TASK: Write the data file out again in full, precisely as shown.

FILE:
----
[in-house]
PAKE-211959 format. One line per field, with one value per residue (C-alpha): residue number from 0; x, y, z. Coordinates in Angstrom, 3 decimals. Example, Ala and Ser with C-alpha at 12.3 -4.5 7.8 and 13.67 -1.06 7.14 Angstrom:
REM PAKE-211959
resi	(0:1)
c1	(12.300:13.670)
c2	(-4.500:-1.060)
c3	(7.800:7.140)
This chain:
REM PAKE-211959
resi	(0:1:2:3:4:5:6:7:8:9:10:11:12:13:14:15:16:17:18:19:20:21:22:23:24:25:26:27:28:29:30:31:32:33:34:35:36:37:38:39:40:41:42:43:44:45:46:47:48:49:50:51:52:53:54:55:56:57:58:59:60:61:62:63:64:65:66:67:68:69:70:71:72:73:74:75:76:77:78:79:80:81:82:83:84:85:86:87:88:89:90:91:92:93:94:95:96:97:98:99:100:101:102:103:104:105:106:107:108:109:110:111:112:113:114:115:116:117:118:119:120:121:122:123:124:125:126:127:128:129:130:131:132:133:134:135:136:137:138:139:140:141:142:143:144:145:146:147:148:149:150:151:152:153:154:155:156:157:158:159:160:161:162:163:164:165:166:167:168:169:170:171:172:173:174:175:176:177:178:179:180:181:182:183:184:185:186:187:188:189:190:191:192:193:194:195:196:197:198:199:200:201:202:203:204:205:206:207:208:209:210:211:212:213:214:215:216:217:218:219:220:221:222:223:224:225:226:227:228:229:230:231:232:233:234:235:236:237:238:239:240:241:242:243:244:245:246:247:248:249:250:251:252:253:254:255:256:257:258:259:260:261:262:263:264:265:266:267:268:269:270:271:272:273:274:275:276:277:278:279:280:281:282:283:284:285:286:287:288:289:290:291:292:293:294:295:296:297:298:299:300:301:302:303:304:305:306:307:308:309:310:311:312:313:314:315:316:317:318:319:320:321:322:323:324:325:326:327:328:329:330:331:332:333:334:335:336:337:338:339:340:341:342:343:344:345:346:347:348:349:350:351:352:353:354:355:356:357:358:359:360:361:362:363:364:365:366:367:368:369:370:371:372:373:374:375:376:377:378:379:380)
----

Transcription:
[in-house]
PAKE-211959 format. One line per field, with one value per residue (C-alpha): residue number from 0; x, y, z. Coordinates in Angstrom, 3 decimals. Example, Ala and Ser with C-alpha at 12.3 -4.5 7.8 and 13.67 -1.06 7.14 Angstrom:
REM PAKE-211959
resi	(0:1)
c1	(12.300:13.670)
c2	(-4.500:-1.060)
c3	(7.800:7.140)
This chain:
REM PAKE-211959
resi	(0:1:2:3:4:5:6:7:8:9:10:11:12:13:14:15:16:17:18:19:20:21:22:23:24:25:26:27:28:29:30:31:32:33:34:35:36:37:38:39:40:41:42:43:44:45:46:47:48:49:50:51:52:53:54:55:56:57:58:59:60:61:62:63:64:65:66:67:68:69:70:71:72:73:74:75:76:77:78:79:80:81:82:83:84:85:86:87:88:89:90:91:92:93:94:95:96:97:98:99:100:101:102:103:104:105:106:107:108:109:110:111:112:113:114:115:116:117:118:119:120:121:122:123:124:125:126:127:128:129:130:131:132:133:134:135:136:137:138:139:140:141:142:143:144:145:146:147:148:149:150:151:152:153:154:155:156:157:158:159:160:161:162:163:164:165:166:167:168:169:170:171:172:173:174:175:176:177:178:179:180:181:182:183:184:185:186:187:188:189:190:191:192:193:194:195:196:197:198:199:200:201:202:203:204:205:206:207:208:209:210:211:212:213:214:215:216:217:218:219:220:221:222:223:224:225:226:227:228:229:230:231:232:233:234:235:236:237:238:239:240:241:242:243:244:245:246:247:248:249:250:251:252:253:254:255:256:257:258:259:260:261:262:263:264:265:266:267:268:269:270:271:272:273:274:275:276:277:278:279:280:281:282:283:284:285:286:287:288:289:290:291:292:293:294:295:296:297:298:299:300:301:302:303:304:305:306:307:308:309:310:311:312:313:314:315:316:317:318:319:320:321:322:323:324:325:326:327:328:329:330:331:332:333:334:335:336:337:338:339:340:341:342:343:344:345:346:347:348:349:350:351:352:353:354:355:356:357:358:359:360:361:362:363:364:365:366:367:368:369:370:371:372:373:374:375:376:377:378:379:380)